I do a lot of reading in my work. I also meet a lot of incredible people who are passionate about children. It is the best part of running a children’s organization – the people.
It is truly amazing to spend every day in association with people who want to make a difference. It is a privileged place to be.
Sometimes, I have the wonderful opportunity to read something written by one of the incredible people with whom I am so privileged to associate.
Recently, I read an excerpt of a new book: Hope Matters: The Untold Story of How Faith Works in America, by Jack Calhoun, a renowned national authority on children, and one of our National Advisory Board and Whole Child Committee members.
His comments on giving children a name – a place, a sense of belonging – resonated very strongly with me.
In this excerpt, he recounts his experience at a conference of educators, pastors and ministers in Washington, D.C.:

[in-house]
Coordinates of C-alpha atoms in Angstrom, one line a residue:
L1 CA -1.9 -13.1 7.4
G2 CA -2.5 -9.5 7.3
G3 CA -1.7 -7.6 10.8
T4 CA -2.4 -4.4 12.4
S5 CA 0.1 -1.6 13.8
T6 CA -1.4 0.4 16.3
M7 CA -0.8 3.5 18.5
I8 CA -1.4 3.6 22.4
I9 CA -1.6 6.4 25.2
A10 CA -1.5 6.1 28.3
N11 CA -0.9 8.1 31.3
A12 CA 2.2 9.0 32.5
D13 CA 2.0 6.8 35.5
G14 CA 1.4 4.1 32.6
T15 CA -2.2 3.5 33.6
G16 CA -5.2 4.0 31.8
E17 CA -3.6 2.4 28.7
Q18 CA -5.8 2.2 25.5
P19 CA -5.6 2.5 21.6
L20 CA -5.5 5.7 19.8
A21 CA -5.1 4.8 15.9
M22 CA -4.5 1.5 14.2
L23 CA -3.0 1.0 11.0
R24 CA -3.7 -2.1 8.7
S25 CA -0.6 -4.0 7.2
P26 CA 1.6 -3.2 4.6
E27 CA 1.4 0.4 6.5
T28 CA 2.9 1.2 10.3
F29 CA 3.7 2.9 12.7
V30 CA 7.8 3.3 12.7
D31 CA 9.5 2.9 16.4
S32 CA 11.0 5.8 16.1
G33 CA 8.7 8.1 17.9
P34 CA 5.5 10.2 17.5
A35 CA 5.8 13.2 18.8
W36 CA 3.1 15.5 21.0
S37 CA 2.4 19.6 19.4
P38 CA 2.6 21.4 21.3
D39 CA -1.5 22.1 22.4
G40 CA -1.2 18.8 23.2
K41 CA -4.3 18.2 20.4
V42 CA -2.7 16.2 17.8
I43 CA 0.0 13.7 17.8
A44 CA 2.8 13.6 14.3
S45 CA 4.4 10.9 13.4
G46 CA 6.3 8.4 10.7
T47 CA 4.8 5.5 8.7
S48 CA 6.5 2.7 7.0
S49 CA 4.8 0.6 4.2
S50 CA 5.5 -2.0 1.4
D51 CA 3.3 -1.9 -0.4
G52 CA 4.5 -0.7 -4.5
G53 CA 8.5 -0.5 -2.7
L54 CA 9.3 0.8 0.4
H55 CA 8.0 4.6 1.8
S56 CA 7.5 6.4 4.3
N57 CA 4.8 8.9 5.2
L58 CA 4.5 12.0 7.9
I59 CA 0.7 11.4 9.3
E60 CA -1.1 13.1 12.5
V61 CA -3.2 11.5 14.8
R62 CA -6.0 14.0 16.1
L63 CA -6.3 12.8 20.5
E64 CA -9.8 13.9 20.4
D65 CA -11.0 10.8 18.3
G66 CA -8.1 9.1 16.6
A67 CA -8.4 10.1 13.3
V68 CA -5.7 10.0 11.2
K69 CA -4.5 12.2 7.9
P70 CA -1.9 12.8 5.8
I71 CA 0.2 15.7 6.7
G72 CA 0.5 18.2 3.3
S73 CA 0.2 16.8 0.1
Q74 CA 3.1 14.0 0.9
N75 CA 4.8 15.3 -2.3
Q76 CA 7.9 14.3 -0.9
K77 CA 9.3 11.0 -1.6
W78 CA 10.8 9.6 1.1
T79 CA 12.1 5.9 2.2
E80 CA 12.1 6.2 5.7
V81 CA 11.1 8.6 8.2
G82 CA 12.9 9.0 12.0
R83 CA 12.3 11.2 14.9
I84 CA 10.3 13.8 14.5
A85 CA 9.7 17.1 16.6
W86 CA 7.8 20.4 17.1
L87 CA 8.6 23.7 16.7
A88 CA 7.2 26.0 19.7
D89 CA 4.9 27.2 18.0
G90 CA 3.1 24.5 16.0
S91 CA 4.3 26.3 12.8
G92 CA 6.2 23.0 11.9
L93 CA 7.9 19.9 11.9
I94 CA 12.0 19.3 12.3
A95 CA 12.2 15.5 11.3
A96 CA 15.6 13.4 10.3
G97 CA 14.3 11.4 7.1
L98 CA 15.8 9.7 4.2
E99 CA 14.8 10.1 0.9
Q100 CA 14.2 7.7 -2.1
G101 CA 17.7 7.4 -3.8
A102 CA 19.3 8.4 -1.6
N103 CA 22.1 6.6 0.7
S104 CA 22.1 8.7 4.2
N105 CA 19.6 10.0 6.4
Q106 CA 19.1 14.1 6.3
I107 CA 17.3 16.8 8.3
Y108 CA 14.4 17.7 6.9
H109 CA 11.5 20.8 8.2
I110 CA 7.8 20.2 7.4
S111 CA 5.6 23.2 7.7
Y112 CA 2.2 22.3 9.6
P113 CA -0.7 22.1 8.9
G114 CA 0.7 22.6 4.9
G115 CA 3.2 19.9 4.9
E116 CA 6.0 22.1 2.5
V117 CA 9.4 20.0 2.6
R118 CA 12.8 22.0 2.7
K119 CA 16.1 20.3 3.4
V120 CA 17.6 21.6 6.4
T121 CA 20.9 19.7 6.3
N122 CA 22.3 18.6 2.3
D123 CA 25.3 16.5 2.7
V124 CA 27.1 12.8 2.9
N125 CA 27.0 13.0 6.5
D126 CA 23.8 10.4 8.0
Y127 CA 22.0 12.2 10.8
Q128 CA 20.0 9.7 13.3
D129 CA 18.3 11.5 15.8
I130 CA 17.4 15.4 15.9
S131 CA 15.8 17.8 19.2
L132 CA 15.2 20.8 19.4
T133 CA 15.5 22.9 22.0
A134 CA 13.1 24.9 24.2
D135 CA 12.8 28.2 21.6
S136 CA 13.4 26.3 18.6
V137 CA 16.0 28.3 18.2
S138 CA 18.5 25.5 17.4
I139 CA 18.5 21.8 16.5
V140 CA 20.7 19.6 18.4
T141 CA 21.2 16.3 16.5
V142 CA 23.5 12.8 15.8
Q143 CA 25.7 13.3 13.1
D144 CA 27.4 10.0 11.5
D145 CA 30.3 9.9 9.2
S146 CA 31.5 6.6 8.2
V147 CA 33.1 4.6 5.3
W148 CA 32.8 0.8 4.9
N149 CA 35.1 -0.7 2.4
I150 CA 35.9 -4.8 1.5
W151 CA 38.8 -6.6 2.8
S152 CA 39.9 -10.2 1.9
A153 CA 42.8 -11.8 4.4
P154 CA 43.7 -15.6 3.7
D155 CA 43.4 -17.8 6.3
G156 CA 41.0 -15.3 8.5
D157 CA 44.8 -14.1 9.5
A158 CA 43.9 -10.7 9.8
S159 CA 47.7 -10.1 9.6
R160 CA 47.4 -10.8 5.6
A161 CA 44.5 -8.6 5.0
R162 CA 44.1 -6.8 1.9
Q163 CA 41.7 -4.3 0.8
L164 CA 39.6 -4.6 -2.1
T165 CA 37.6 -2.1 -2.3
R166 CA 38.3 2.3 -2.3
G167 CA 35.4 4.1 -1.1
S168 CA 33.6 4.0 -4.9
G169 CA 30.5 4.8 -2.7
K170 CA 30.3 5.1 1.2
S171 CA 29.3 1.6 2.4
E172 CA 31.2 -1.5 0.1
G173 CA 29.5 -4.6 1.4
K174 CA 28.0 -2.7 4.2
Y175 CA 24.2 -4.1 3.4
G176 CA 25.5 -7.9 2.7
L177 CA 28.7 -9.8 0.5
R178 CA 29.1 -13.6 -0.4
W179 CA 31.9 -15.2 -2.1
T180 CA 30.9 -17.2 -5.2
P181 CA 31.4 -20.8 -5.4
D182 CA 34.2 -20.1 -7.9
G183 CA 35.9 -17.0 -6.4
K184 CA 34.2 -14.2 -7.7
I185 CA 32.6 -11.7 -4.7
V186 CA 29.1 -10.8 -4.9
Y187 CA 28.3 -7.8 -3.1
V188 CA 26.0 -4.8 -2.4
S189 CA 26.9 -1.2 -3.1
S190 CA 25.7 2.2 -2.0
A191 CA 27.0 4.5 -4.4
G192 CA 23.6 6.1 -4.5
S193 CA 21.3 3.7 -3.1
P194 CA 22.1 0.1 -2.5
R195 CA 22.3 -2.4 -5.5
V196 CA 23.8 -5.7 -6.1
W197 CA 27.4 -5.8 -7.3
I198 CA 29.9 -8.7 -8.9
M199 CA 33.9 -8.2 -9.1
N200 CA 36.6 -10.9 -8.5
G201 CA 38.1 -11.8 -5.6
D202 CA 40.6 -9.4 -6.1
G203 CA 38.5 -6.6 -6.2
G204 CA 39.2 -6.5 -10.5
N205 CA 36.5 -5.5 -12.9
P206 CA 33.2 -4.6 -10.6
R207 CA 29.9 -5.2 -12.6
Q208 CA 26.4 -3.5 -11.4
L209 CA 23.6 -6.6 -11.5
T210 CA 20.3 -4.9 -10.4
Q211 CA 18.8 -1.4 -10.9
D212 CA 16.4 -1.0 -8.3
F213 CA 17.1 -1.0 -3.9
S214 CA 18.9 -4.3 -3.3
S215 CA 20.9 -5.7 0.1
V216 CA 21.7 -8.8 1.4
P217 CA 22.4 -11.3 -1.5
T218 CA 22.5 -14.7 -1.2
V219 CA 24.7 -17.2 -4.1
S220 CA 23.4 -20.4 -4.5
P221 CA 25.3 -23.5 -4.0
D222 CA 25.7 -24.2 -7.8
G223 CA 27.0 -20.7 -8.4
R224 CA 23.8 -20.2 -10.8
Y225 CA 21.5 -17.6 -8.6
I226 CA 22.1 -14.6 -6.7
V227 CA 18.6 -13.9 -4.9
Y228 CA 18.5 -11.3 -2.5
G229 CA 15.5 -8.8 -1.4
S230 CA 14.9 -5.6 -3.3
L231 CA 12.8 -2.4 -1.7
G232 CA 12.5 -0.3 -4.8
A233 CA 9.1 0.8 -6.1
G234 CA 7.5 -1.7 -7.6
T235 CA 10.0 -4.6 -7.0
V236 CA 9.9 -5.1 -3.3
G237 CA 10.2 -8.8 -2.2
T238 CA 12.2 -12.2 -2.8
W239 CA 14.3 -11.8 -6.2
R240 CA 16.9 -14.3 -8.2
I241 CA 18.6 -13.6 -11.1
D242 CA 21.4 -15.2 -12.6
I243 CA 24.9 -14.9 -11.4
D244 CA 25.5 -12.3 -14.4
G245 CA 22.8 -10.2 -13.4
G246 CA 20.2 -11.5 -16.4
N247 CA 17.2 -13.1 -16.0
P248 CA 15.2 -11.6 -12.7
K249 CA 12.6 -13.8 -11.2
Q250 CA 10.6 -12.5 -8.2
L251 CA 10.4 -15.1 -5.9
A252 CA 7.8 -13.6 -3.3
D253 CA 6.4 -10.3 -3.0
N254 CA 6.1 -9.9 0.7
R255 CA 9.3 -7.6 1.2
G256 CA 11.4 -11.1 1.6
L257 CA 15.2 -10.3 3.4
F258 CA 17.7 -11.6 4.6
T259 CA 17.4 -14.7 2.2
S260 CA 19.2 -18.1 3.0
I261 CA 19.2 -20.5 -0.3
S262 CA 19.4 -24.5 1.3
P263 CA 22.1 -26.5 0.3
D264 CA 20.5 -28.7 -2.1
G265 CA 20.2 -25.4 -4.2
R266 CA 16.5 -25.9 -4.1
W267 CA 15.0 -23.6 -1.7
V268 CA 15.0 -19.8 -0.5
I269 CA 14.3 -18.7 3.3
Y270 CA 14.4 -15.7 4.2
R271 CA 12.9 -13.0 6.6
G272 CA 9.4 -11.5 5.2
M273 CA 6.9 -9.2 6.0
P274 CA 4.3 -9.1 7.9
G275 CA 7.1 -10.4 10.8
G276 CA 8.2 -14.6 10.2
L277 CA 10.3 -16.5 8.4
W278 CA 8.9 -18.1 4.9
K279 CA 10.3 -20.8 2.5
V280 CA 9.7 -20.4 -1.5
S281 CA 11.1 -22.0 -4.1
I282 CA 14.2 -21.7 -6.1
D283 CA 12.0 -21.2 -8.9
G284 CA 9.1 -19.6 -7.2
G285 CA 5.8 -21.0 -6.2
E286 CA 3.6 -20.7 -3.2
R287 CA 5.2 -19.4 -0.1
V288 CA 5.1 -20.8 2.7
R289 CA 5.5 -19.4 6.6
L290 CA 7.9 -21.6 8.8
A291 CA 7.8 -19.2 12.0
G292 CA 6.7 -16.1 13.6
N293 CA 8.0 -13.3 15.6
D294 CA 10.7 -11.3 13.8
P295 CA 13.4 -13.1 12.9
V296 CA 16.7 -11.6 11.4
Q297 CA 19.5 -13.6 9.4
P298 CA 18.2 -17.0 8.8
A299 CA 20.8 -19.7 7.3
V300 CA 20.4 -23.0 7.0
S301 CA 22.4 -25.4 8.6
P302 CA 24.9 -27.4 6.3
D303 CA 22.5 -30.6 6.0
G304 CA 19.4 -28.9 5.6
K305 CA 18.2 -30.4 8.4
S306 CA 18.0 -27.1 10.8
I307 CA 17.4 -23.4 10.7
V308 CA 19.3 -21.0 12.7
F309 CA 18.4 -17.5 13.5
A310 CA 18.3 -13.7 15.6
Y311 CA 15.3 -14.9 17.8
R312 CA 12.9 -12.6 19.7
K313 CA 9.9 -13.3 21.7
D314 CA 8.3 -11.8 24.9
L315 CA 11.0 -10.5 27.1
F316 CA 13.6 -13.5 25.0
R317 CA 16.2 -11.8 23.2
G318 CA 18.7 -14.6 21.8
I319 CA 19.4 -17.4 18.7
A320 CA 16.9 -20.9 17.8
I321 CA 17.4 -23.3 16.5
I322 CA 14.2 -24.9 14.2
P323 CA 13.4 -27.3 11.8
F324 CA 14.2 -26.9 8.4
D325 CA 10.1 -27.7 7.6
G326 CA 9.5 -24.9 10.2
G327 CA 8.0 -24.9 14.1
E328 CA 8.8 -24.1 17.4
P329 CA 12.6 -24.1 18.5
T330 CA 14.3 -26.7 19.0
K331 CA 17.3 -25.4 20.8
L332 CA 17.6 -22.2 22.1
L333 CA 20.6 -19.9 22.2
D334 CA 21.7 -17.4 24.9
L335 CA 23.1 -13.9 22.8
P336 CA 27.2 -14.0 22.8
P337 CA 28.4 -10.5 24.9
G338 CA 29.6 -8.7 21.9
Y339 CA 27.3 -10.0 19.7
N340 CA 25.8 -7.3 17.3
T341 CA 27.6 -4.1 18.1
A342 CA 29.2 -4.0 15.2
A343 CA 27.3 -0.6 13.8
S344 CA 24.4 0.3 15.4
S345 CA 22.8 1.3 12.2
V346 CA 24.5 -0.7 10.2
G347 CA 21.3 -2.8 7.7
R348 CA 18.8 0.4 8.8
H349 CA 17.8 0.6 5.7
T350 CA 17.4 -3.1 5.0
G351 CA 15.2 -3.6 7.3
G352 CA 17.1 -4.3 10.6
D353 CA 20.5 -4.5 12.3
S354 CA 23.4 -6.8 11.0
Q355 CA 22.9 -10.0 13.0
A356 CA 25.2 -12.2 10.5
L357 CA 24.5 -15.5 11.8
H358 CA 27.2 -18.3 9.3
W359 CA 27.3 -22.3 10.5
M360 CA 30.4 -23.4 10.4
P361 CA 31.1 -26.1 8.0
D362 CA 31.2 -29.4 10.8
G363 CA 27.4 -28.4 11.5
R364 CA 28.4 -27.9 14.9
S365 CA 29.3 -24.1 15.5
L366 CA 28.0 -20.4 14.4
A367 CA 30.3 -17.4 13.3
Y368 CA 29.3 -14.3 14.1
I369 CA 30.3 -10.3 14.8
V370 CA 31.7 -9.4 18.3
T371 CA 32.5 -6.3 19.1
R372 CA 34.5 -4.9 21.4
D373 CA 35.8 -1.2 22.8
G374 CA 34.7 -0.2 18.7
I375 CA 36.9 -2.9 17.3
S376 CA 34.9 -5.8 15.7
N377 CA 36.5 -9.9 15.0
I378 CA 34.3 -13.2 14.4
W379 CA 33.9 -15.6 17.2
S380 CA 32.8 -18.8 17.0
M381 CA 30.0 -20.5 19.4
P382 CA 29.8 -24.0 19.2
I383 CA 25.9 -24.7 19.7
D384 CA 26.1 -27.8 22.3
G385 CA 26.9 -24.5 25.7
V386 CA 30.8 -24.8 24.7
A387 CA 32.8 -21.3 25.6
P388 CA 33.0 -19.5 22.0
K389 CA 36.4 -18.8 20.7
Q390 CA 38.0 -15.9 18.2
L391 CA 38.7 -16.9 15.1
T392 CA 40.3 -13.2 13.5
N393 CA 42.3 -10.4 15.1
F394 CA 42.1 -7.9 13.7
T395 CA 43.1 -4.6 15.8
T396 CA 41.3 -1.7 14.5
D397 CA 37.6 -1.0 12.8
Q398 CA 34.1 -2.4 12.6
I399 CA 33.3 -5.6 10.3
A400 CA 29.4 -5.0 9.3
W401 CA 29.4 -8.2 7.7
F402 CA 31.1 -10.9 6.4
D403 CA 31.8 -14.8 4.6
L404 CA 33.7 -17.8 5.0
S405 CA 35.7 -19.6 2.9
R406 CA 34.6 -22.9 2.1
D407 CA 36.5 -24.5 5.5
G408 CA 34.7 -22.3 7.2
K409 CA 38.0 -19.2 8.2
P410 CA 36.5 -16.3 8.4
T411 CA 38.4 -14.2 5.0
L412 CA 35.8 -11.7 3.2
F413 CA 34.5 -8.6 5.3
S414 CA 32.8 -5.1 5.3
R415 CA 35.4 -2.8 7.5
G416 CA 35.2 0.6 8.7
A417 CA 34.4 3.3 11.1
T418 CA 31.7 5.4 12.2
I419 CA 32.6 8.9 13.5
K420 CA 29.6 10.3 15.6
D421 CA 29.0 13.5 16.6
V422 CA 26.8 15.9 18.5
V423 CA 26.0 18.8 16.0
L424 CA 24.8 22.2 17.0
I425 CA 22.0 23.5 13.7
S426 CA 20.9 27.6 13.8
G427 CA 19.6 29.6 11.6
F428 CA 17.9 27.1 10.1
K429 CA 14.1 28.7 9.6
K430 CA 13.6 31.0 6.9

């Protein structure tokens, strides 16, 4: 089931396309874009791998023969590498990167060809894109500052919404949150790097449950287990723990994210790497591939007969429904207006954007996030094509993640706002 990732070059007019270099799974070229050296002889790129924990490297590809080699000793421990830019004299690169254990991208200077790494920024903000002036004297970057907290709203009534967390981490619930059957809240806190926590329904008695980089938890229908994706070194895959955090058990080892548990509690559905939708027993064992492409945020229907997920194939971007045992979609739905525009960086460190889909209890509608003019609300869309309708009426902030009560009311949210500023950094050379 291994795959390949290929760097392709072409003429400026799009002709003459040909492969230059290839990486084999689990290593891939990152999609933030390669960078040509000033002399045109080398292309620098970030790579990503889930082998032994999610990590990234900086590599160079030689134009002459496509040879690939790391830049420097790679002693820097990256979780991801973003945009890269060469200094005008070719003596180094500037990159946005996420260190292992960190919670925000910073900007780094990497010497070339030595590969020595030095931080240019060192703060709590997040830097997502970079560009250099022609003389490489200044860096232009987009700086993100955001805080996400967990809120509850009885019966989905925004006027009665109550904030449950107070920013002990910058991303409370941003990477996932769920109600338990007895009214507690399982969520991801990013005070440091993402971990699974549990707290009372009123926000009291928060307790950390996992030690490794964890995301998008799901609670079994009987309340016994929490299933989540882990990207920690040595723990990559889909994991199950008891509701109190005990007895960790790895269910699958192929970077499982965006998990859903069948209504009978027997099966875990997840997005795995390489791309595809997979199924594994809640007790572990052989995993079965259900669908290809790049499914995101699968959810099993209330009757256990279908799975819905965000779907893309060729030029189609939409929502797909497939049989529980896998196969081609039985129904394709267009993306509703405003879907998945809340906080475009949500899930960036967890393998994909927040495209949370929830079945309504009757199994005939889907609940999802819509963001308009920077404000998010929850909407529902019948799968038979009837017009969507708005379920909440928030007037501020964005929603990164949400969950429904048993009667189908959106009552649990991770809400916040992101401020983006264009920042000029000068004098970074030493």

“At one of our meetings, held in a junior high school in Southeast Washington, D.C., a minister presented. He described what his church was doing to help stem the tide of crime and delinquency, referencing Head Start, mentoring, family counseling, after-school programs. He concluded: “We also go out into the streets to simply get to know the kids by name.”
I was stunned. How wonderful, how powerful! For underneath the bravado of so many kids is the profound ache of not being claimed, named by anyone. So many youth act on their profound loneliness, their almost primordial need to belong. How simple, but how basic to be called by name: it is parental. We name our kids. It is love; it is protection—“you are mine.”
While serving as Commissioner of Youth Services in Massachusetts, I heard a juvenile murderer say something I will never forget, “Commissioner, I’d rather be wanted for murder than not wanted at all.”
Some thoughts require no elaboration.
I do hope this might have an influence on someone in their own home, in their own neighborhood and community. Next time you see a child on the street that you think may be heading for trouble, say “hi,” and call him or her…by name!